WASHINGTON — The saga of BP's runaway Deepwater Horizon well, already in its third month, has entered a crucial phase that will determine whether the Gulf of Mexico gusher ends in mid-August or persists, perhaps for months.
Unlike the previous public drama, this act will unfold miles below the seabed, as drill technicians begin delicately maneuvering a relief well that they hope will pierce and cap the gushing oil well.
Today, BP announced that it has begun using sensitive electronic equipment to detect differences in the rock's electromagnetic field in an effort to pinpoint the metal pipes inside the wellbore. Based on what they find, they'll make adjustments every few hundred feet in an effort to intercept those pipes and kill the gusher by pumping it full of tons of heavy drilling mud and then concrete.
The stakes riding on those adjustments are enormous, and the chance of failure, at least on the first try, is huge.
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"The engineers will tell you that they have a 95 percent chance of success" in killing a runaway gusher with a relief well, said Bruce Bullock, the director of the Maguire Energy Institute at Southern Methodist University in Dallas. "But that depends on how you define success. It's quite unlikely they'll hit it on the first stab."
"They're aiming at a salad plate thousands of feet down," Bullock said: a 7-inch pipe buried in concrete, 12,000 feet below the seafloor.
Every time a relief well misses, its crew must back up the drill bit and try again. Last year, a relief well aimed at capping a blowout in the Timor Sea off Australia missed its target four times before connecting. Each new effort took an average of another week of drilling, for a total delay of 27 days after the drillers began closing on their target.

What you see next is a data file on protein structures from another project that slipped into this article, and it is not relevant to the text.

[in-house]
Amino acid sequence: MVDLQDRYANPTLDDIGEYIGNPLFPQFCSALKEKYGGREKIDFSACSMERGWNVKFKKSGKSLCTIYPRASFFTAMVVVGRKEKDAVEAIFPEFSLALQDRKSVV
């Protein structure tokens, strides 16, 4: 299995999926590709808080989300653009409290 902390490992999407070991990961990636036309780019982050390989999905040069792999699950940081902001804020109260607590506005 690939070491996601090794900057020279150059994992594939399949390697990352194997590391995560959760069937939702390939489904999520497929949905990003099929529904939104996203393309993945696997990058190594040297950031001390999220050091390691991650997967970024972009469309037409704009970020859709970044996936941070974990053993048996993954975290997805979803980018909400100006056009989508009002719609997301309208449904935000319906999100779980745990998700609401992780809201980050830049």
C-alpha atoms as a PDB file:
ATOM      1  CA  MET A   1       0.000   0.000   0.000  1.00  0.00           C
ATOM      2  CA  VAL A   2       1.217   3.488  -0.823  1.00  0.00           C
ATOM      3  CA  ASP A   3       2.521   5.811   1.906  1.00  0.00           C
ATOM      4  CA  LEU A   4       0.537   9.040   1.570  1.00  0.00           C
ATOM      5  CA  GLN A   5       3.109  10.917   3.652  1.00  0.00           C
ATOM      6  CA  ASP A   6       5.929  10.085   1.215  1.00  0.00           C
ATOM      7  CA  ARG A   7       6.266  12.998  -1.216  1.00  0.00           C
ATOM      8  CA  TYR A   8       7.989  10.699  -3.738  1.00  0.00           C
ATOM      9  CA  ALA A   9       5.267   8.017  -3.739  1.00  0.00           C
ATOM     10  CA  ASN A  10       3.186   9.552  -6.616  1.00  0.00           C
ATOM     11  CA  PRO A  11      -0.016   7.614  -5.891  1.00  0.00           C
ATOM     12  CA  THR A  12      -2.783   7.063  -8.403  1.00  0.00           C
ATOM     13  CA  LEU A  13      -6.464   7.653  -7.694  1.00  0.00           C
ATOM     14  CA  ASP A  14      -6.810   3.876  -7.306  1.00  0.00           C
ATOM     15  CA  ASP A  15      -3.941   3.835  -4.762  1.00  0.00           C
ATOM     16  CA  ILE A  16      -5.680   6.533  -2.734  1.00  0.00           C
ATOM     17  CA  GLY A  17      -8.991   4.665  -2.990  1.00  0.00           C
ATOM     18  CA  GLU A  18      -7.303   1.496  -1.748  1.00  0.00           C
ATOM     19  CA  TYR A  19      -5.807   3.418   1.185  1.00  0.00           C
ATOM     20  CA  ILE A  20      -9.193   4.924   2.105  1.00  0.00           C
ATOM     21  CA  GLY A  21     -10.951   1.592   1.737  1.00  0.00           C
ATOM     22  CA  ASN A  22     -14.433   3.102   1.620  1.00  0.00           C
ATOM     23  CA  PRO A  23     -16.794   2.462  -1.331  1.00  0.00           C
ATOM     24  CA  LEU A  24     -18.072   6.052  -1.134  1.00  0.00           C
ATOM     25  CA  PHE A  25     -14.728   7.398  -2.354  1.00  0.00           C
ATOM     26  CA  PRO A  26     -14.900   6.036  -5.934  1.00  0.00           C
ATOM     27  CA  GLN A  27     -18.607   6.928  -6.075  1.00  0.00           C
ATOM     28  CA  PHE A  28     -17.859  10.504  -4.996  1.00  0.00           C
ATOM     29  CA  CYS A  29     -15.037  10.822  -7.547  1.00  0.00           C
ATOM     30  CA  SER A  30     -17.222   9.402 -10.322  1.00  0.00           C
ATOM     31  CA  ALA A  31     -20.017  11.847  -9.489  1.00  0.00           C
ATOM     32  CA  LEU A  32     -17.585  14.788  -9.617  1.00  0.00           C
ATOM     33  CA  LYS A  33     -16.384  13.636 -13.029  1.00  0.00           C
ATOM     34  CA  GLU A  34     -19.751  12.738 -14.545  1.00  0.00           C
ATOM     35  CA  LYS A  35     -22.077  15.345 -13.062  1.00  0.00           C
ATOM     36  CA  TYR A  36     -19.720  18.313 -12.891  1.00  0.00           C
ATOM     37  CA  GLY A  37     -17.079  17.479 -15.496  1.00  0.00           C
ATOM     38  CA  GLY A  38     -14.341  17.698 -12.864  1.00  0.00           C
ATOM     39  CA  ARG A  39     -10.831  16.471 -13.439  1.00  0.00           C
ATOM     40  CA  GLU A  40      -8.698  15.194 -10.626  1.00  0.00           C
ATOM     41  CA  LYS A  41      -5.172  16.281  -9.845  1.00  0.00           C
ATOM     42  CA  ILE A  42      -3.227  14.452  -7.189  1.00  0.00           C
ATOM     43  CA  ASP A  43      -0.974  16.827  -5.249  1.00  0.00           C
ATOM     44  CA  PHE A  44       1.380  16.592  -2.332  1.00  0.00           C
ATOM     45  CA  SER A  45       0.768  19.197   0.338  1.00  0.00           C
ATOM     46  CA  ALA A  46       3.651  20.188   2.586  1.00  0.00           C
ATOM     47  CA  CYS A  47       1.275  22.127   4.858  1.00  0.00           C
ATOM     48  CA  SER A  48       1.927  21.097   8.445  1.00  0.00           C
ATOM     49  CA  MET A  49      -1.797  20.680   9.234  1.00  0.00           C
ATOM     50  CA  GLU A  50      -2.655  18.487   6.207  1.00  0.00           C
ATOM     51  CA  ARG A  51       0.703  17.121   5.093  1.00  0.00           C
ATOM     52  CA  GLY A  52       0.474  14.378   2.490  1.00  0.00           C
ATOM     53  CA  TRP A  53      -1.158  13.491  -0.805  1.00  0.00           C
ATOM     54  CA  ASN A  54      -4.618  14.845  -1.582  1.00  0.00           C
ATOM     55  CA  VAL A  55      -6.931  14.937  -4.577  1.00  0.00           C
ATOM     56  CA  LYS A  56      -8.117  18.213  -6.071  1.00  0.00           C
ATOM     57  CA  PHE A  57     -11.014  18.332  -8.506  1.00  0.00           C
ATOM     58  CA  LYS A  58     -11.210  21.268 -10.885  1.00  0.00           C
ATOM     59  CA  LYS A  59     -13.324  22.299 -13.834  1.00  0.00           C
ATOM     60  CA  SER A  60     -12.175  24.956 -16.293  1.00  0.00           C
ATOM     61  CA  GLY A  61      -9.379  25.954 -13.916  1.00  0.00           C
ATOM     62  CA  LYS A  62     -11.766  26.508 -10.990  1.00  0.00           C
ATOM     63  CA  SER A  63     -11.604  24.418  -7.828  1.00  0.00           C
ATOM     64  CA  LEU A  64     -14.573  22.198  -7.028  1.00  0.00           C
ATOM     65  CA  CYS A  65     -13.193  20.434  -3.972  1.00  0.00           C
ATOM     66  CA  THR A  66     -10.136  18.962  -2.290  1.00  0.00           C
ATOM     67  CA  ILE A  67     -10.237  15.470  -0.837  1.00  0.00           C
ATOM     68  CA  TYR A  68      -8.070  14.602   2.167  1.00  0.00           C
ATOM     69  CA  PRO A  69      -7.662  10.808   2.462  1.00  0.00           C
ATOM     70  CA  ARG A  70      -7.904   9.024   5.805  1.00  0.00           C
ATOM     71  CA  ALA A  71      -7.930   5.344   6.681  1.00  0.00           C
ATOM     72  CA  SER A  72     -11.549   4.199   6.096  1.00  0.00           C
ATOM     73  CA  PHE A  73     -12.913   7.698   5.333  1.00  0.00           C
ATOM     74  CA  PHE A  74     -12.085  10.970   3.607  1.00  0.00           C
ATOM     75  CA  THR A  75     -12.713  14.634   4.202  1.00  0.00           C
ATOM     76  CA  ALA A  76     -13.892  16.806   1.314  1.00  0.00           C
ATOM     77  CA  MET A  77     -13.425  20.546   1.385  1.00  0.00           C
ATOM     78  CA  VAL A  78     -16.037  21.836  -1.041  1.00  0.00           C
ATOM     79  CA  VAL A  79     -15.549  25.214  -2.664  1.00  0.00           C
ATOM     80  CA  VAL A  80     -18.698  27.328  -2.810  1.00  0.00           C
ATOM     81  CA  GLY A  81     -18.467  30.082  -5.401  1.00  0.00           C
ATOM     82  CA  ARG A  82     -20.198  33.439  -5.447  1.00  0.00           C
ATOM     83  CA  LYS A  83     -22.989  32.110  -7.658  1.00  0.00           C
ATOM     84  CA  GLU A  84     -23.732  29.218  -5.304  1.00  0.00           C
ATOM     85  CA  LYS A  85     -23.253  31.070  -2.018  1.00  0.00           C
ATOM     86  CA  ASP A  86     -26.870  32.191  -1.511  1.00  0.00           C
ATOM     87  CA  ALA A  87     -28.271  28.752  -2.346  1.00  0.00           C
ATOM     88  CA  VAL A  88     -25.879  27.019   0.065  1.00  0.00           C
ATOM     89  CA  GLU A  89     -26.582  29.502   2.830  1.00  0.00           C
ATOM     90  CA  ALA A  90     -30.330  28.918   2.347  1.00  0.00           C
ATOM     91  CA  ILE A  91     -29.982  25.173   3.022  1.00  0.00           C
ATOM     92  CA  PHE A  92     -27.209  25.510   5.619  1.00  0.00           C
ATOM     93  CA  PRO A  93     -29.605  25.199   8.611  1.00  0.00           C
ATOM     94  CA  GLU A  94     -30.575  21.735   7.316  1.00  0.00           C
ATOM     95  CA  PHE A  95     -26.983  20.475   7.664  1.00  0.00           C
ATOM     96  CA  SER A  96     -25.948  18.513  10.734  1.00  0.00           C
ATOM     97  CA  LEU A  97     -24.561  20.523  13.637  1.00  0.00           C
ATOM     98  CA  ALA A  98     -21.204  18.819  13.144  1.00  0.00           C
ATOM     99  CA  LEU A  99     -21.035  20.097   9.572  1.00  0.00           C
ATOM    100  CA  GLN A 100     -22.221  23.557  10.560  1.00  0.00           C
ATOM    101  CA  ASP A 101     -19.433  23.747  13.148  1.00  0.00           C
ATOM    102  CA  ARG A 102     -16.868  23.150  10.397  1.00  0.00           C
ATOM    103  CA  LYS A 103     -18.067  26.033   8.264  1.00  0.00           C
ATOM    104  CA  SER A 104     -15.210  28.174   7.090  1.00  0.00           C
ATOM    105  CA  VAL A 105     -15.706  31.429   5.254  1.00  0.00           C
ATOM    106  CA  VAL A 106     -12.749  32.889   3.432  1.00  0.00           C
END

A similar delay at the Deepwater Horizon site would mean as much as 1.62 million barrels more crude dumped into the Gulf — more than 68 million gallons — if the latest government estimates of the flow are accurate.
Many obstacles lie in the way of the relief well, not least of which are the same vagaries of subsurface strata and gas pockets that put the Deepwater Horizon 43 days behind schedule before bad decisions and equipment failures sent it to the bottom of the Gulf.
On Wednesday drillers were reminded how quickly success can give way to desperation.
Only a day earlier, a jury-rigged containment system had captured more crude than ever before, 27,090 barrels. Then a robot vehicle nudged the "top hat" containment dome, closing a vent and sending what workers feared was flammable natural gas up a line to a drill ship on the surface.
Mindful that an unexpected surge of methane gas had doomed the Deepwater Horizon, they quickly yanked the containment dome away, leaving the well to gush, unimpeded, until the dome was put back in place 10 hours later.
"Things have gone well, down to this stage," Kent Wells, BP's senior vice president of exploration and production, said a week ago about the relief well drilling. "Of course, that doesn't always mean things will continue to go well."
His caution is echoed by Coast Guard Adm. Thad Allen, the Obama administration's point man on the Deepwater Horizon catastrophe.
"They are slightly ahead of schedule," Allen said of the relief wells during one of his daily briefings this week, "but I'm not coming off the second week in August date because we know, you know, things can happen."
Uncertainty waits even once the drillers pierce the Deepwater Horizon pipe. That's when they'll try to plug the well with drilling mud and concrete. The idea is that the heavy mud will counteract the pressure that's forcing the oil up the well pipe.
However, such plans have failed before, according to studies of previous relief well attempts, either because the mud didn't weigh enough or the drillers didn't have enough of it.
Officials also acknowledge that the plan could be defeated if the well was seriously damaged by the explosion of methane gas that sank the Deepwater Horizon rig and took a mile of pipe down with it.
Congressional investigators have accused BP of causing the blowout by cutting corners on the well's design, not using enough spacers to hold the well pipe in the center of the bore in order to save money and selecting a single pipe system for the final leg of the well, instead of the usual one-pipe-inside-another approach.